If there is any trend in raising capital these days, it could be simply that so many banking companies are doing it - or hoping to.
Why they need more capital is simple. Healthy companies want to repay the federal government or buy failed banks. Regulators are also pressuring many banks, not just troubled ones, to fatten their capital cushions.
How they are going about it varies widely. Those that can sell common stock generally are, though sometimes at a steep discount to their trading price. Struggling companies have had to get more creative, with debt-for-equity exchanges becoming an increasingly popular option.
Still, many banks cannot find capital at all. Far less private equity is chasing deals than the hype suggests, industry observers say. And traditional capital-raising tools, like bank-holding-company loans and trust-preferred securities, are no longer an option in most cases.
No quick fixes are likely, even as the economy improves, says Max Neukirchen, a partner in the corporate and investment banking practice at the consulting firm McKinsey & Co. He expects the capital scramble to take years to play out. "Capital is scarce and will remain scarce," he says.
Kenneth Kohler, a partner at the law firm Morrison & Foerster LLP, agrees, saying community banks are having more of a challenge attracting investors than large ones, and private banks are getting less interest than publicly traded ones.
"People are resorting to a whole variety of techniques to raise capital, and even so, a lot of banks, particularly smaller ones, can't do it," he says.
First Financial Bancorp., Flagstar Bancorp Inc. and Midwest Banc Holdings Inc. all took steps to bolster their capital in January, each in their own way and for different reasons.
The thriving $6.9 billion-asset First Financial talked of buying more failed banks and repaying funds it received from the Troubled Asset Relief Program, as it sold common stock for the second time in less than a year. The Cincinnati company ended up raising $96.5 million.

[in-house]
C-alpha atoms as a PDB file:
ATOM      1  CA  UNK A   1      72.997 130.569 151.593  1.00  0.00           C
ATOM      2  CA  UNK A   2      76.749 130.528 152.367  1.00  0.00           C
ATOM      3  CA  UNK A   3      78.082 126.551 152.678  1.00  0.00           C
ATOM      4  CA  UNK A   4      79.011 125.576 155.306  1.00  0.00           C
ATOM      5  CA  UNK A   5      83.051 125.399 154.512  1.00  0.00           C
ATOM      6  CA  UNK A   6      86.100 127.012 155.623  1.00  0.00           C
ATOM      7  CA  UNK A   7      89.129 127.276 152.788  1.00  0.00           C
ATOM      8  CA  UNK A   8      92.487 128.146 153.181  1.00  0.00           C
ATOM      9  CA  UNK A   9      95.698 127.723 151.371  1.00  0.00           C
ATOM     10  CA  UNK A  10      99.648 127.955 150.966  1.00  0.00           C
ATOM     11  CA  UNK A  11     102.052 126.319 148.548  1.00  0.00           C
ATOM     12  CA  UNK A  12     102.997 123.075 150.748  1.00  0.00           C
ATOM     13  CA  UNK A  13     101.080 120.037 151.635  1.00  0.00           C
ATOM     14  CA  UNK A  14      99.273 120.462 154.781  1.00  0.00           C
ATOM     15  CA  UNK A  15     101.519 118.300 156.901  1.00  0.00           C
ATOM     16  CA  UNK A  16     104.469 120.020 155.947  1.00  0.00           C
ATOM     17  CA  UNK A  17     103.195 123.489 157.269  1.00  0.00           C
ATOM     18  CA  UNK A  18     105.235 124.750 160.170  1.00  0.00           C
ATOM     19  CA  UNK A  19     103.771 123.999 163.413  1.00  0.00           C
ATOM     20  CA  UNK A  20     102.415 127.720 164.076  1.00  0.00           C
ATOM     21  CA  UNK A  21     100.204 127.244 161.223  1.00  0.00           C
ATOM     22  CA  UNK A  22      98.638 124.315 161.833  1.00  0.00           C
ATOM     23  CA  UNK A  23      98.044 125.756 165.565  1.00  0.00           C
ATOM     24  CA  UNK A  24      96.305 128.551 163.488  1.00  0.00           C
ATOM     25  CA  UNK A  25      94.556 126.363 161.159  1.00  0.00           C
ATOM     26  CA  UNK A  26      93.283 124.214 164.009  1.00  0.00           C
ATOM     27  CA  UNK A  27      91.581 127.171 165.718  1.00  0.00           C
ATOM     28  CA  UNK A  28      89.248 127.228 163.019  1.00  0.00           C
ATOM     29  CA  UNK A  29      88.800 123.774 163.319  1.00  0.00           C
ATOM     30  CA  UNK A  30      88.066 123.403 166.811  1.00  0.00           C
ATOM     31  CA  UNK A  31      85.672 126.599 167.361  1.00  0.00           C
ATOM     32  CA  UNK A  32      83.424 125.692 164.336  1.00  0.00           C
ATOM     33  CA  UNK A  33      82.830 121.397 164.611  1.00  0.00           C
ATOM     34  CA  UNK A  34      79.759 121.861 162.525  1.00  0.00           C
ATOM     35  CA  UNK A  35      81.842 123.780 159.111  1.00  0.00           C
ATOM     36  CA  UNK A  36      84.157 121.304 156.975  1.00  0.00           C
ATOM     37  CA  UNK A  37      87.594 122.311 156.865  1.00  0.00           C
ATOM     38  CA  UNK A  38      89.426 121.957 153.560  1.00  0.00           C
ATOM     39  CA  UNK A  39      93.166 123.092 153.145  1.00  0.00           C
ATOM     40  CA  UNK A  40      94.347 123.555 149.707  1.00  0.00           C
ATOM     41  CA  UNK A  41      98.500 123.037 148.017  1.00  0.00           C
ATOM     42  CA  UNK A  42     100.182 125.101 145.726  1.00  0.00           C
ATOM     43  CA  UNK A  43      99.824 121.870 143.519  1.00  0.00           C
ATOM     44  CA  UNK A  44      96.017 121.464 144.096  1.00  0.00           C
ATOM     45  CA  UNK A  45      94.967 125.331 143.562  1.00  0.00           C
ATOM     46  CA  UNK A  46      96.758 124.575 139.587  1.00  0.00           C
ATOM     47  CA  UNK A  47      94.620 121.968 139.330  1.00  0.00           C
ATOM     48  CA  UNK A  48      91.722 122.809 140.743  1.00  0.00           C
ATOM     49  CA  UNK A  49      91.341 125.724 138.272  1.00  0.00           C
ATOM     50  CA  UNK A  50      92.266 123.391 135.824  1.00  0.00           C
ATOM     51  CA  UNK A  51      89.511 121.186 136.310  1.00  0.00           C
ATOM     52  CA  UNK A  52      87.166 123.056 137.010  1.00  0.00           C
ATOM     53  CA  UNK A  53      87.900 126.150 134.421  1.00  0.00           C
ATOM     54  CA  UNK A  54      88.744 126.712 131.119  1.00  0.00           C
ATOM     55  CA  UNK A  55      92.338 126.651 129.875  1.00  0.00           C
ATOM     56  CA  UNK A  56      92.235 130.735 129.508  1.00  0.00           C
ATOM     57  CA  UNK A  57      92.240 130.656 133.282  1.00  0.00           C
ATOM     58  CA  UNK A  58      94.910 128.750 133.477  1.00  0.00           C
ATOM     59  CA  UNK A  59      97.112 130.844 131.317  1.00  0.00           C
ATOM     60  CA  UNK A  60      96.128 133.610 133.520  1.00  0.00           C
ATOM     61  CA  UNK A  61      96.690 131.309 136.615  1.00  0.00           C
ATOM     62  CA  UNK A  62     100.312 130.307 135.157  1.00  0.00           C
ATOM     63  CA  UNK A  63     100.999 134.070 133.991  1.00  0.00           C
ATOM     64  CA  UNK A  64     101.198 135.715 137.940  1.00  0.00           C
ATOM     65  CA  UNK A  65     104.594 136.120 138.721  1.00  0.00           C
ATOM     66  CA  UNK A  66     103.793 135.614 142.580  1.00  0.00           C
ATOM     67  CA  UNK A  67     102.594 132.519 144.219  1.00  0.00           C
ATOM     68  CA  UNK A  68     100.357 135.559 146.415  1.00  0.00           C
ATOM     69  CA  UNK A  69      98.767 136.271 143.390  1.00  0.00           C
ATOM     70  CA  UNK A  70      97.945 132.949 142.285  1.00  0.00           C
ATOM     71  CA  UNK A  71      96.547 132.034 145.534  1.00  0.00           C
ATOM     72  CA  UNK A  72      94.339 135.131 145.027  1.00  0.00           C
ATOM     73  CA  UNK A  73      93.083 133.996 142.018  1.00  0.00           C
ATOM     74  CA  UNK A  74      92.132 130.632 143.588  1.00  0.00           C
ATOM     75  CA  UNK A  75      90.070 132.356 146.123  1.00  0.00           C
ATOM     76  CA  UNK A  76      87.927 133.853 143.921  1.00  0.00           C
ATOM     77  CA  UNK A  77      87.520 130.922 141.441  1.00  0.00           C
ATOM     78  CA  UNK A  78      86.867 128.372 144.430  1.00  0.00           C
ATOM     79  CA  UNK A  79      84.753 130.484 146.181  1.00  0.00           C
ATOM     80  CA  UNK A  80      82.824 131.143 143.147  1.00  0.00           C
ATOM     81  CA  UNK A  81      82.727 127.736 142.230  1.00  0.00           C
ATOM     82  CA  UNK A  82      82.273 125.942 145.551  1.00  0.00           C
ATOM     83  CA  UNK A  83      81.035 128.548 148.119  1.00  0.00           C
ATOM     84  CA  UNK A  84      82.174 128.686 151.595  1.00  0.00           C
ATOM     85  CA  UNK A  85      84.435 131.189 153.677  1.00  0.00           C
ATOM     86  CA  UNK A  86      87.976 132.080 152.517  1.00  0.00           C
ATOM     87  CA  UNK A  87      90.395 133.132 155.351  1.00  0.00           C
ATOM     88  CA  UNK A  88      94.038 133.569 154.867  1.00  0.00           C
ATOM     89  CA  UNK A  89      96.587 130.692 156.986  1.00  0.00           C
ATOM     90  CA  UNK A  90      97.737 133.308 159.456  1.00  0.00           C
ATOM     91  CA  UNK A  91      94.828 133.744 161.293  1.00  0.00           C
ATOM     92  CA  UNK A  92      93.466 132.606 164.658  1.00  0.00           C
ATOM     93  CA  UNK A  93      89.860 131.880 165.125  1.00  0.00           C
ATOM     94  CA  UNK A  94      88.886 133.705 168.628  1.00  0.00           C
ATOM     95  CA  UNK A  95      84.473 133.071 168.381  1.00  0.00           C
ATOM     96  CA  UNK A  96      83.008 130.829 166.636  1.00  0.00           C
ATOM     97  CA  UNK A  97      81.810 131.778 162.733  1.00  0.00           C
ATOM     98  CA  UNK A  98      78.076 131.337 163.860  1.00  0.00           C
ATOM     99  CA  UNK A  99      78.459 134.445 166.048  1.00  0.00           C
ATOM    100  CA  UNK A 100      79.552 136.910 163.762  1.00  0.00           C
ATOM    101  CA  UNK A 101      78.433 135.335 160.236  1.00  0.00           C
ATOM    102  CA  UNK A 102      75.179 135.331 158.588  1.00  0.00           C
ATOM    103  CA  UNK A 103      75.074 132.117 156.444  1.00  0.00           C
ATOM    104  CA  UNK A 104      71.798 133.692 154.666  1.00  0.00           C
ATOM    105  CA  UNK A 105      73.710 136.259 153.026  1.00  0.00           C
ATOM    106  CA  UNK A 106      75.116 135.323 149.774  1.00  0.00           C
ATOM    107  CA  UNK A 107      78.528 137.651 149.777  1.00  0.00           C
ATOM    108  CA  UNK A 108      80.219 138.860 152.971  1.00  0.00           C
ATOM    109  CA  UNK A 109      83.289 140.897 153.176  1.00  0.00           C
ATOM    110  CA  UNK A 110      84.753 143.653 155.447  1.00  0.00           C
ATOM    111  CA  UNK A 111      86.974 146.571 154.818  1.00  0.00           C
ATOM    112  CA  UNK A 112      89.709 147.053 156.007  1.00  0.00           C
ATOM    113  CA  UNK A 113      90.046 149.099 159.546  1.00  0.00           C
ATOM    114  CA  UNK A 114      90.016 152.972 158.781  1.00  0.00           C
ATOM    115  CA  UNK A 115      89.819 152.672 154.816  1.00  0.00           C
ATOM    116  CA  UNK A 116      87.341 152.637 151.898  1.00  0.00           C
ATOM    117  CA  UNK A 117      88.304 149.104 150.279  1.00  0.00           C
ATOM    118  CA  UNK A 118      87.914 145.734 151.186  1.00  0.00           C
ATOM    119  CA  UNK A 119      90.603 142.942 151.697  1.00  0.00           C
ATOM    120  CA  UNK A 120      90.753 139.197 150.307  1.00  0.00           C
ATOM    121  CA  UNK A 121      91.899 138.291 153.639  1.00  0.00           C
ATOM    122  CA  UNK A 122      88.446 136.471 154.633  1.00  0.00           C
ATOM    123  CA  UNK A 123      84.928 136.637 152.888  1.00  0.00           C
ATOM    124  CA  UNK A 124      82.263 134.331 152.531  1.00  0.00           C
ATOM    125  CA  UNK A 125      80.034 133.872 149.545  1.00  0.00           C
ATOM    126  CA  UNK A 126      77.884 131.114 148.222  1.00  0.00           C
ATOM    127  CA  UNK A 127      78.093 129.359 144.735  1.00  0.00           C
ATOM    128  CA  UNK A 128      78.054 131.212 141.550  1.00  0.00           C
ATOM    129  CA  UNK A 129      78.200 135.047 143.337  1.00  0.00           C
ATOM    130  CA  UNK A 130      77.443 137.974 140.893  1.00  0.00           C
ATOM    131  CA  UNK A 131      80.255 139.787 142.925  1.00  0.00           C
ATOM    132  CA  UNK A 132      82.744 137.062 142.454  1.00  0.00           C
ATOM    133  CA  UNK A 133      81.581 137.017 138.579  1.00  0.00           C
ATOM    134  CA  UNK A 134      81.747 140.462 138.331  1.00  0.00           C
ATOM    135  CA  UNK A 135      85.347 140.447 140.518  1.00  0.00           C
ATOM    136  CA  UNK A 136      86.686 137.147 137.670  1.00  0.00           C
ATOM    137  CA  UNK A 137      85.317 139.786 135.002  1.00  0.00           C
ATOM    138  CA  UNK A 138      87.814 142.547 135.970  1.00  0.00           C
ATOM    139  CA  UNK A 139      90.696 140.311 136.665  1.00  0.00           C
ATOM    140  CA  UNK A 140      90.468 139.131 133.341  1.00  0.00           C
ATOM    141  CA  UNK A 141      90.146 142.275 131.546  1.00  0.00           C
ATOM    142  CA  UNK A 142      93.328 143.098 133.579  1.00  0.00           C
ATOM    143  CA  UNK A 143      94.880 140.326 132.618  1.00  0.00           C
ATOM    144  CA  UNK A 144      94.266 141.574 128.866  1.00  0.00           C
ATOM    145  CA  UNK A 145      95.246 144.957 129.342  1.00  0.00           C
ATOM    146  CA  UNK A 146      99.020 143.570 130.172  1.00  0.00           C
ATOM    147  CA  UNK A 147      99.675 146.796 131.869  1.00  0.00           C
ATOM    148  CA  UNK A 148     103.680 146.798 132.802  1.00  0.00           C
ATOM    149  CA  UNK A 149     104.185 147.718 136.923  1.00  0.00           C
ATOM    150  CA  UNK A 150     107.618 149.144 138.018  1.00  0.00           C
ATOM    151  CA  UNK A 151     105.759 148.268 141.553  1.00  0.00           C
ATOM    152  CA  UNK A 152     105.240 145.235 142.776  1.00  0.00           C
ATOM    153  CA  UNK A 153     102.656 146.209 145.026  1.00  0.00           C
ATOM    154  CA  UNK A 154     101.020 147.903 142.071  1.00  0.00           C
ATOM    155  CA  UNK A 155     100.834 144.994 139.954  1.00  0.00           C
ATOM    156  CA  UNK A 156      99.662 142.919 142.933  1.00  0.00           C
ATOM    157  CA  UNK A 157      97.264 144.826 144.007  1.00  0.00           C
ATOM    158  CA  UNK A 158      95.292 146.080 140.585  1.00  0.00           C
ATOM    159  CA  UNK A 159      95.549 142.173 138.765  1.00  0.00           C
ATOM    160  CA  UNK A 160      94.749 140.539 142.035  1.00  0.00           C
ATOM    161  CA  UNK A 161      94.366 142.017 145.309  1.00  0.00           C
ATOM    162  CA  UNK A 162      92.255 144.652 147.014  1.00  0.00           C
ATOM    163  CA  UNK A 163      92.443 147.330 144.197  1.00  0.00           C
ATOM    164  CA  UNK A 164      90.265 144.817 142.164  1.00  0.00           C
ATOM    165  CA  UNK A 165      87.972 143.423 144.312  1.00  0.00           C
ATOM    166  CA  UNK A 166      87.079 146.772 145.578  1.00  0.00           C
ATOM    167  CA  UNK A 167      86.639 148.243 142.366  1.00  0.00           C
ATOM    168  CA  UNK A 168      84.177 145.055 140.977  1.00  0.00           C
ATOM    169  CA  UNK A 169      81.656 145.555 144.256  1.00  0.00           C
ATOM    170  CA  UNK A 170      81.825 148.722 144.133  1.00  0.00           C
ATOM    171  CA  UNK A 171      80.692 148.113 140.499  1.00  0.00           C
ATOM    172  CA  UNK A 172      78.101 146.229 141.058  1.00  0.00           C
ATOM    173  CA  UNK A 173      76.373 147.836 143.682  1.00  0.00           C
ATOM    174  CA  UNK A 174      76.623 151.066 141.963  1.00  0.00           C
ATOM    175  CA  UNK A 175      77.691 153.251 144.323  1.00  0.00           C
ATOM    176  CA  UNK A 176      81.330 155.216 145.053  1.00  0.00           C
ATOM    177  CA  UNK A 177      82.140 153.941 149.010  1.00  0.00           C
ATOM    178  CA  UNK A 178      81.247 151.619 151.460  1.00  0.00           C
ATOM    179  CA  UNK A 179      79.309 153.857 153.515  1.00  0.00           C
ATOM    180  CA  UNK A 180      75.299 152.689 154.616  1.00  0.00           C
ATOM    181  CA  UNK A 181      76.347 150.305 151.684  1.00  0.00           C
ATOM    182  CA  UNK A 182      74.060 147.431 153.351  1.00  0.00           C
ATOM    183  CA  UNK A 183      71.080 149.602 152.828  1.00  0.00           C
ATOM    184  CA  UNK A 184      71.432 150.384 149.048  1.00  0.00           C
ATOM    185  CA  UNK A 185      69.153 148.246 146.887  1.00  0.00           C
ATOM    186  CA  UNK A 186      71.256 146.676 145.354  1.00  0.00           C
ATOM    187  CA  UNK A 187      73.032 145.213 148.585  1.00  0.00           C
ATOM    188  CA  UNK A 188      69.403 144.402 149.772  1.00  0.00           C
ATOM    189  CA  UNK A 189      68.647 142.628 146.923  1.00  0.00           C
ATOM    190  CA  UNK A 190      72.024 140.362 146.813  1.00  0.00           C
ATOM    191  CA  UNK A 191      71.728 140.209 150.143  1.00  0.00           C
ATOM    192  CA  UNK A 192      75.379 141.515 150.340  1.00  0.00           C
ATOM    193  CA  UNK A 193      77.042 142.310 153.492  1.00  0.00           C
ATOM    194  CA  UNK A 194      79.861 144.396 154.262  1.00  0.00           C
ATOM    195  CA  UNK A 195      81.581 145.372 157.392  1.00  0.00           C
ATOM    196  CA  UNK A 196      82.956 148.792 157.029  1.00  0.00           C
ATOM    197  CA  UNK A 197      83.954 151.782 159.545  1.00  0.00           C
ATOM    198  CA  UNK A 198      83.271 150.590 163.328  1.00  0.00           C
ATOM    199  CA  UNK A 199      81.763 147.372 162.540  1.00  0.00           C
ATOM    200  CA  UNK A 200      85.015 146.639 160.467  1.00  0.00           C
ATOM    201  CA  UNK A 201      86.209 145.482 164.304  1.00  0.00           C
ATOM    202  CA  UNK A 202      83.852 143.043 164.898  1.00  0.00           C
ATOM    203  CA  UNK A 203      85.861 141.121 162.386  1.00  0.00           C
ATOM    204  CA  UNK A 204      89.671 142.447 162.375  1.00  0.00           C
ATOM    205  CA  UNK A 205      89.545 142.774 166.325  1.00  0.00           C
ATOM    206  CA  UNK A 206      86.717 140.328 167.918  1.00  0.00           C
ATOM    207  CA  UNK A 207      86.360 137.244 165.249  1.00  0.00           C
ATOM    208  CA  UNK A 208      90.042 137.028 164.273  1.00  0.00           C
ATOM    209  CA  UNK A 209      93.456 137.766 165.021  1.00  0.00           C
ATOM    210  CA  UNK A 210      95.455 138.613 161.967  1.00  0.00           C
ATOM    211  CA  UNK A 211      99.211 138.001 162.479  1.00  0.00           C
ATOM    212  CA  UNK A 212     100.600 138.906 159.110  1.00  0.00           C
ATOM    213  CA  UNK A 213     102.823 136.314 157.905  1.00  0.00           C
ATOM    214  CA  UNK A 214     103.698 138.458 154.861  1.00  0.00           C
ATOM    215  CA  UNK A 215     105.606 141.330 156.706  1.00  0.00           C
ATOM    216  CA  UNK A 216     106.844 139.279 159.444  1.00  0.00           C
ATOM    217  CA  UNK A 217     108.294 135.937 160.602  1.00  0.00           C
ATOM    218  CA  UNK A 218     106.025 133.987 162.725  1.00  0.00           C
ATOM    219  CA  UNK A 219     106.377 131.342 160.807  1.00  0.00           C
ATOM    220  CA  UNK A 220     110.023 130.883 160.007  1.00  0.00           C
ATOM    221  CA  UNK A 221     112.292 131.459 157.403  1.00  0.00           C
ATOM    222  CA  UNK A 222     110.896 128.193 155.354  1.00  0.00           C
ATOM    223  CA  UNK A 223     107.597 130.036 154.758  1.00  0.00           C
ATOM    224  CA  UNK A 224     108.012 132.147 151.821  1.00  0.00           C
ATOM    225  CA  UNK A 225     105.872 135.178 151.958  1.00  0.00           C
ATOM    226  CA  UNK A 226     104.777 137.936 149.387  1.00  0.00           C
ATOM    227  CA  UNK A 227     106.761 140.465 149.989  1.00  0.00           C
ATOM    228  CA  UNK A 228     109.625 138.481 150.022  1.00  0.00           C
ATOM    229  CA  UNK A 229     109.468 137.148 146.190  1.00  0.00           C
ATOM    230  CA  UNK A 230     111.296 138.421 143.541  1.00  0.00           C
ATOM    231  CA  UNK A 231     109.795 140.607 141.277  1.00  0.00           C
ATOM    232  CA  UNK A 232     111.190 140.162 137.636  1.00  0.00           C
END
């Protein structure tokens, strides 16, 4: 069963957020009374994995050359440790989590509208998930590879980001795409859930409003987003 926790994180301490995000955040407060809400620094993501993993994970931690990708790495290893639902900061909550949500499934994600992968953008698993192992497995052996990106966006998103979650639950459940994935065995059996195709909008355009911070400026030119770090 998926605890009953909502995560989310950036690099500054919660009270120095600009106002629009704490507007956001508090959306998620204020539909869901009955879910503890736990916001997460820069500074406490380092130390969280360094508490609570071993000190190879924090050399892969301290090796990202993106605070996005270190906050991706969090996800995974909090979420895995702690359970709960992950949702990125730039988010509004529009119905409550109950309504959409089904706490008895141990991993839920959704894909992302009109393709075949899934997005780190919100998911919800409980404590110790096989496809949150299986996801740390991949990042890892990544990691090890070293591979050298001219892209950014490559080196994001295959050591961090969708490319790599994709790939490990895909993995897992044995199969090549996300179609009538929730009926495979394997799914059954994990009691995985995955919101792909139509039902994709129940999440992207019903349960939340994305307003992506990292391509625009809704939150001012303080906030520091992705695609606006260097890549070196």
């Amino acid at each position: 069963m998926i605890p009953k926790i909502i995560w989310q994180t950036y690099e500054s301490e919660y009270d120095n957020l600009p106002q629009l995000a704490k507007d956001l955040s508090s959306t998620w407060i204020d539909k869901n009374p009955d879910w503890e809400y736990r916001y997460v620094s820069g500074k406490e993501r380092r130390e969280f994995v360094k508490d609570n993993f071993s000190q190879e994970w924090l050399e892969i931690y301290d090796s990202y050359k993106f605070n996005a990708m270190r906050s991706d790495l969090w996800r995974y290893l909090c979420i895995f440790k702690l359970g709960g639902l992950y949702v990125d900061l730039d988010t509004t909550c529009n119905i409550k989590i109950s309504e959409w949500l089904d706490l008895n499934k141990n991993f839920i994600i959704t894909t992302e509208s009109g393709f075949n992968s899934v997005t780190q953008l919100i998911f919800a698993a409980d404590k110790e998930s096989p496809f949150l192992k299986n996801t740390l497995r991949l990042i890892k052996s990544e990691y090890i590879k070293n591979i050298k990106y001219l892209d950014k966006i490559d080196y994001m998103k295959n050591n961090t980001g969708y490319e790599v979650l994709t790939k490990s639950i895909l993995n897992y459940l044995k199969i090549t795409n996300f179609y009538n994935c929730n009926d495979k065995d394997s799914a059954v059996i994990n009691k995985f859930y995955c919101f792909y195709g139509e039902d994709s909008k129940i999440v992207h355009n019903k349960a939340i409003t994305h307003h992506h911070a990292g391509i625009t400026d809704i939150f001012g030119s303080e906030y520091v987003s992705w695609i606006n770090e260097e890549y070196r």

A public offering was not an option for the beleaguered Flagstar of Troy, Mich., which lost nearly $500 million last year. It secured a $300 million infusion from private-equity investor MatlinPatterson Global Advisors, to go along with a rights offering. MatlinPatterson also put $350 million into the company last year.
And Midwest of Melrose Park, Ill., persuaded its preferred stockholders to convert to common shares, in a critical step of its continuing battle for recapitalization.
Observers say companies perceived as potential winners in the lotto for failed banks will be the most successful in finding fresh capital. Others could find raising capital tougher, regardless of their health.
At least half a dozen community banking companies that had sufficient capital, but sought more to fund growth, pulled public offerings late last year, citing poor market conditions. A few others settled for less than they set out to raise.
Several observers blamed timing, saying investor interest would surge along with new stock offerings after the release of fourth-quarter results.
Mark Fitzgibbon, the head of research at Sandler O'Neill & Partners LP, says share prices at a few companies traded up after they issued stock in January - a good sign for the market. "That normally doesn't happen," he says.
But others say smaller companies could be in for a market chill. In times of volatility, investors tend to go up the market-cap spectrum," says Laurie Hunsicker, an analyst at Stifel, Nicolaus & Co.
She expects investors to focus on companies with excess capital and pristine credit this year, dimming prospects for those with elevated nonperforming loans.